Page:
The Trade Agenda

  • Brian Hocking


One of the first documents bearing on America’s foreign relations to land on the desk of newly elected President George Bush came not, as one might have expected, from a federal agency such as the State Department or the Office of the Special Trade Representative, but from the World Trade Commission of the State of California.1 This memorandum, with its observations and recommendations on state and federal roles in export promotion and the trade policy processes, reflects, as earlier chapters have already suggested, a key factor in growing foreign policy localization; namely, an enhanced interest in foreign trade policy shown by localities and the interests they represent. The impact of this can be seen in a number of forms both at the national and international levels and is underscored by the observation of former US special trade representative, Robert S. Strauss, regarding his role during the Tokyo Round of GATT negotiations:

The Tokyo Round ... was, among other things, an exercise in domestic American politics at its best. In fact during my tenure as Special Trade Representative ... I spent as much time negotiating with domestic constituents (both industry and labour) and members of the US Congress as I did negotiating with our foreign trading partners.2


Trade Policy Uruguay Round Export Promotion Trade Promotion Trading Environment 
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Notes and References

  1. 1.
    Gilbert R. Winham, Trading with Canada: the Canada-US Free Trade Agreement ( New York: Priority Press, 1988 ).Google Scholar
  2. 2.
    Brian W. Tomlin, ‘The stages of prenegotiation: the decision to negotiate North American Free Trade’, International Journal, 44(2), Spring 1989.Google Scholar
  3. 3.
    F. Harrison, ‘US expected to take tough stand with Canada on talk of free trade’, Financial Post, 9 March 1985.Google Scholar
  4. 5.
    See Ronald A. Shearer, ‘Regionalism and international trade policy’, in John Whalley, Canada-United States Free Trade ( Toronto: University of Toronto Press, 1985 ) pp. 326–35.Google Scholar
  5. 12.
    John F. Ontko, ‘Canada-US trade: Economic revolution is brewing’, State Government News, June 1987, p. 13.Google Scholar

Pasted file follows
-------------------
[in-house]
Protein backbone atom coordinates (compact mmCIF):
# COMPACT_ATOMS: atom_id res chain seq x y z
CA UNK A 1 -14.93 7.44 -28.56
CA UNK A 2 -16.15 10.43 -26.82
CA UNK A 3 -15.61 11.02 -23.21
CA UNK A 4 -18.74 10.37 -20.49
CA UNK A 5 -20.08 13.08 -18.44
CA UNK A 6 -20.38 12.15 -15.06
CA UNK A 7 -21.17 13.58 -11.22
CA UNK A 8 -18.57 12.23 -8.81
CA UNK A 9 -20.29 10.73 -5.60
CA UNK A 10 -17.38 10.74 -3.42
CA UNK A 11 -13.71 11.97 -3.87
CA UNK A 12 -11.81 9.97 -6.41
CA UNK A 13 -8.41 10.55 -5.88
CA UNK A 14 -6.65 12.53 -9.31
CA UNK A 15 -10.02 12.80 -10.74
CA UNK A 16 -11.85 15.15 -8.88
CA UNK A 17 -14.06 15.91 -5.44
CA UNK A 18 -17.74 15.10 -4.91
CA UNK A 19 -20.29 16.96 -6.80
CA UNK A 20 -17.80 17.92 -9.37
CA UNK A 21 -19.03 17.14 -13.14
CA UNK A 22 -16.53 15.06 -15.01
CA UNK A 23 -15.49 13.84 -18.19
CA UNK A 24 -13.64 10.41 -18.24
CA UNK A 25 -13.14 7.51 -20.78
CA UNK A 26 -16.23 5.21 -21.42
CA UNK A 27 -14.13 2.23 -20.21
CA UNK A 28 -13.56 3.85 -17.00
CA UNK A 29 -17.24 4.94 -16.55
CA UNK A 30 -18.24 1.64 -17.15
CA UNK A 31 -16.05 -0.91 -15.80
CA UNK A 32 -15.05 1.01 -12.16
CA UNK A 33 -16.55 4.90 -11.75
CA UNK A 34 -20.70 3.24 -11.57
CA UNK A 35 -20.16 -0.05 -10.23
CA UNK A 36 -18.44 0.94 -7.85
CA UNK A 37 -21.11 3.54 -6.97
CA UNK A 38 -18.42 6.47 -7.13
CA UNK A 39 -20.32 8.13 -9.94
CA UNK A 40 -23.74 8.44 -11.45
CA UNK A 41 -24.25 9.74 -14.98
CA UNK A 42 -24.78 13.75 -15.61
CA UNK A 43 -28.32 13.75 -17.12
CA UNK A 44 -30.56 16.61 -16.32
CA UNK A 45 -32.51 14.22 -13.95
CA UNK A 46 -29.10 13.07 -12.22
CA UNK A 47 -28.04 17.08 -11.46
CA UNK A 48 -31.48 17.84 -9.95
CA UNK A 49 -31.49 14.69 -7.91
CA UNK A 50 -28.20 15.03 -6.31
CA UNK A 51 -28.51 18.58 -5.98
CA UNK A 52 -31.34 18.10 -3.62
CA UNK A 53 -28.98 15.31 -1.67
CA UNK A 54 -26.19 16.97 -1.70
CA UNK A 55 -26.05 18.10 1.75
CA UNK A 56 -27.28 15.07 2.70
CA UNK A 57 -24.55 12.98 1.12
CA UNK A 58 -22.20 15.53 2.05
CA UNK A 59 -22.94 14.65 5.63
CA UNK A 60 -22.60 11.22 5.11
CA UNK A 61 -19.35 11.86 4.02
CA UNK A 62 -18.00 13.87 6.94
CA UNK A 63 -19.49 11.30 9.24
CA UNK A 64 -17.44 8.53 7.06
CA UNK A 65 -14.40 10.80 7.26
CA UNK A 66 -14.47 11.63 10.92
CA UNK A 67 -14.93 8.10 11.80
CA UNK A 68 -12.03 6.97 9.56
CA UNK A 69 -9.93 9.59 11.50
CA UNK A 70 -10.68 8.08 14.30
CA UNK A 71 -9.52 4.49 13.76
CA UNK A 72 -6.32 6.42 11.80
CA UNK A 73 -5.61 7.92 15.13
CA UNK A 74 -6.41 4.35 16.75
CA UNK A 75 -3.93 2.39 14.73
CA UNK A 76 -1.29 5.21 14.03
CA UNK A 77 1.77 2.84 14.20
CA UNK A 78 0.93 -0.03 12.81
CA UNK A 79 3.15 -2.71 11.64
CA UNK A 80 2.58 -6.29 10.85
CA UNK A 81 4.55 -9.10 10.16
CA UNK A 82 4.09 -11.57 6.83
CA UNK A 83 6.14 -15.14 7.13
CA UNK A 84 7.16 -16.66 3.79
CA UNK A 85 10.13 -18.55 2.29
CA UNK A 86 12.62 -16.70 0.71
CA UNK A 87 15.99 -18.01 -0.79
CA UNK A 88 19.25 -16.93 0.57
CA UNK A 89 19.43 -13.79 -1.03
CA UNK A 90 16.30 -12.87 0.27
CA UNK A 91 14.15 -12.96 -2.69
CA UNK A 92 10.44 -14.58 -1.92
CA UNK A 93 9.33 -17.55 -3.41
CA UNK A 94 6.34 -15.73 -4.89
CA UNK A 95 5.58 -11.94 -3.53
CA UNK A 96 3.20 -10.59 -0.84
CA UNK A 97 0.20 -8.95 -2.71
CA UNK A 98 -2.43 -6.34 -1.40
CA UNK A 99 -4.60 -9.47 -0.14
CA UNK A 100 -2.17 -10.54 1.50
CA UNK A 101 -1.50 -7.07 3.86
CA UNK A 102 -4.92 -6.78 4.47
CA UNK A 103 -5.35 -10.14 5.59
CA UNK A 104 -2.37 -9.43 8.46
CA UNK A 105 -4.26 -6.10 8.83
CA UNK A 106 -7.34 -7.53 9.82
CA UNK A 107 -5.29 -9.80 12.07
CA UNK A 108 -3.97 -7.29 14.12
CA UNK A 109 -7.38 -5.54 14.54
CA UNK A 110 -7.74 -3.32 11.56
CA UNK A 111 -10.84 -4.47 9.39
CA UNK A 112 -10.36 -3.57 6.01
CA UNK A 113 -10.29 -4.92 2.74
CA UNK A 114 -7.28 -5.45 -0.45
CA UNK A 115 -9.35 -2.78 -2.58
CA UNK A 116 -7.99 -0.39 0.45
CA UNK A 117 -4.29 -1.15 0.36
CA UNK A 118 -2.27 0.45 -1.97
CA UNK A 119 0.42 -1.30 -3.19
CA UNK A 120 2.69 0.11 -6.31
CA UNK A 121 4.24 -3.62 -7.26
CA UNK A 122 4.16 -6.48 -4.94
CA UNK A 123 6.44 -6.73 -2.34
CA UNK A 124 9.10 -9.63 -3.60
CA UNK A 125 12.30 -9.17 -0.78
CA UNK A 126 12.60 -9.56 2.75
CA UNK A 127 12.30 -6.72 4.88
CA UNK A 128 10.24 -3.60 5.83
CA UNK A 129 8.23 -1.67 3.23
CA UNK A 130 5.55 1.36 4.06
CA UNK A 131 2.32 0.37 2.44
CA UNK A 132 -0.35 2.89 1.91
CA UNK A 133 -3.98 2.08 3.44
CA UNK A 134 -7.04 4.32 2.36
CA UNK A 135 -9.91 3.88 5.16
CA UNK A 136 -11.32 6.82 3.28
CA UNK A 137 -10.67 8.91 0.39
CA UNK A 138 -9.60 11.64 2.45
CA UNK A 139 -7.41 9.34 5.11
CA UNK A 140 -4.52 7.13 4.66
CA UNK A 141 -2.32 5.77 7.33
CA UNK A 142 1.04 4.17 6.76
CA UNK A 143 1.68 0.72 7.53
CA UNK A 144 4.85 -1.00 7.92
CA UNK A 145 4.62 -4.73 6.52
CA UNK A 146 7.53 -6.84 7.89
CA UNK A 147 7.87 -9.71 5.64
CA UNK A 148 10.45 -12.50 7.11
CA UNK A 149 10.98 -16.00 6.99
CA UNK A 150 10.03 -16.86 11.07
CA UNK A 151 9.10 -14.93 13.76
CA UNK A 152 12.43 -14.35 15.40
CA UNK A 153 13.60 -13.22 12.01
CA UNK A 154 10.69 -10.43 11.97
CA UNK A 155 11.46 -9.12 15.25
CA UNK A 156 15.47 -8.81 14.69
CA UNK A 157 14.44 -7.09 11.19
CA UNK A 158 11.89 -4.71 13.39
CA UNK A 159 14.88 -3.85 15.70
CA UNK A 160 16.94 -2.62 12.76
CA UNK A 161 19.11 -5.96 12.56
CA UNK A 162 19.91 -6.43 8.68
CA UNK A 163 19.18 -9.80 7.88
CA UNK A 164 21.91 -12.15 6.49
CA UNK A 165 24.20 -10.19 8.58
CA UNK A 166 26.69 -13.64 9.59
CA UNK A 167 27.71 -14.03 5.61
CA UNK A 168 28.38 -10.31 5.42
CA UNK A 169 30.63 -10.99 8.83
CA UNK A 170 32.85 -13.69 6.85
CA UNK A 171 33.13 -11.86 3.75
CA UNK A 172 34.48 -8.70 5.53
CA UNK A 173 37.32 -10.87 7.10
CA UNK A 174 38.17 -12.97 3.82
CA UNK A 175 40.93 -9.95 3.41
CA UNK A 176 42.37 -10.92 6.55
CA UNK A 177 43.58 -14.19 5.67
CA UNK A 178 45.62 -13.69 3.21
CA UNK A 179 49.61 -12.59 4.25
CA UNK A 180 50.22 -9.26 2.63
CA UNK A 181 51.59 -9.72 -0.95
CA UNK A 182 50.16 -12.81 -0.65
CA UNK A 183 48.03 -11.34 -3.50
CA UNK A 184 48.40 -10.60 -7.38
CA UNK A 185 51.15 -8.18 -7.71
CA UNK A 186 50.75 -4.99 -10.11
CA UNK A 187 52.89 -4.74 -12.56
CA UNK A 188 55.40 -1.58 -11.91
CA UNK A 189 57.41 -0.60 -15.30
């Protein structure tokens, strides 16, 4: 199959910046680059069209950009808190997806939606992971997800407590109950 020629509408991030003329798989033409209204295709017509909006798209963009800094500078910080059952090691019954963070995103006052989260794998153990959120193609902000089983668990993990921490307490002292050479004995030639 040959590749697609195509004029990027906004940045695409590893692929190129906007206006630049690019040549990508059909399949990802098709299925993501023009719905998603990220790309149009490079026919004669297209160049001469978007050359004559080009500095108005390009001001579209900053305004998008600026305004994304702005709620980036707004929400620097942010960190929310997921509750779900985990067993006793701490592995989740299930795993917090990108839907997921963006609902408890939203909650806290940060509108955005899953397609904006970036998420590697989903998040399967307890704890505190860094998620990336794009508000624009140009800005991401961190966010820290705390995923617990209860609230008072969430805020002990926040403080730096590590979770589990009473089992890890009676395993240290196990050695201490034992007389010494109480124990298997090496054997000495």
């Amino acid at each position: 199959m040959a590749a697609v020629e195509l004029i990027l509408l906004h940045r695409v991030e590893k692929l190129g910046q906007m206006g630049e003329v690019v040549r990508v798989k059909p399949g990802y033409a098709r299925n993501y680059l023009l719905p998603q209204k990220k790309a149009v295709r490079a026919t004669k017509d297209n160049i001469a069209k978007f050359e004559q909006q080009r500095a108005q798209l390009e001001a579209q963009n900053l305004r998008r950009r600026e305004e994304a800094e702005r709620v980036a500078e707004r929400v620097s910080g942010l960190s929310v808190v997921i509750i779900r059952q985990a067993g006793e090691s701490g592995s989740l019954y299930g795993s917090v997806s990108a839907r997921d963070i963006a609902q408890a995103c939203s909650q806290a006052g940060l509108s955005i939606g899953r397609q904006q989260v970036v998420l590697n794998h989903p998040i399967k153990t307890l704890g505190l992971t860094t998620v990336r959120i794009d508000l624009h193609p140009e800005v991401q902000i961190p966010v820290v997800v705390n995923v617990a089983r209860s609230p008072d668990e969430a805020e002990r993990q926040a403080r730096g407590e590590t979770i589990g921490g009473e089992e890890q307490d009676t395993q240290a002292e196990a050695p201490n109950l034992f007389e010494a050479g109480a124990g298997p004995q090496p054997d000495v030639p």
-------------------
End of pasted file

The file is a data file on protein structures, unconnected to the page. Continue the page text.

6. 13.
    Charles F. Doran, Forgotten Partnership: US-Canada Relations Today ( Toronto: Fitzhenry and Whiteside, 1984 ) p. 141.Google Scholar
  7. 14.
    I. William Zartman, ‘Prenegotiation: phases and functions’, International Journal, 44(2), Spring 1989.Google Scholar
  8. 16.
    C. Goar, ‘Glossing over the costs and benefits of free trade’, Toronto Star, 31 January 1985.Google Scholar
  9. 17.
    D. Martin, ‘Canada’s great trade debate’, New York Times, 23 January 1985.Google Scholar
  10. 18.
    F. Harrison, ‘Unease over US trade relations as Brock goes’, Financial Post, 30 March 1985.Google Scholar
  11. 19.
    Ross Laver et al., ‘Free talk’, Maclean’s, 98 (37), 16 September 1985.Google Scholar
  12. 20.
    Free trade without debate’, editorial, Toronto Star, 27 September 1985.Google Scholar
  13. 21.
    C. D. Howe Institute, ‘Closing a trade deal: the provinces’ role’, Commentary, 11 August 1986, p. 5.Google Scholar
  14. 22.
    D. Stewart-Patterson, ‘Manitoba wants exclusions on trade talks with US’, Globe and Mail, 28 October 1985.Google Scholar
  15. 23.
    D. Crane, ‘How free trade has the West thinking twice’, Toronto Star, 3 August 1985.Google Scholar
  16. 24.
    M. Cohen, ‘Some important lessons for Canadian, US negotiators’, The Citizen, Ottawa, 16 January 1986.Google Scholar
  17. 26.
    R. Howard, ‘Barriers between provinces obstacles in free trade talks’, Globe and Mail, 17 February 1986.Google Scholar
  18. 59.
    Clyde H. Farnsworth, ‘House backs accord with Canada’, New York Times, 10 August 1988.Google Scholar
  19. 63.
    Interview, Office of the United States Trade Representative, Washington, DC, September 1989.Google Scholar
  20. 66.
    William Walker, ‘US protectionists distorting trade figures, Peterson says’, Toronto Star, 29 July 1988.Google Scholar

Copyright information

© Brian Hocking 1993

Authors and Affiliations

  • Brian Hocking
    • 1
  1. 1.Coventry UniversityUK

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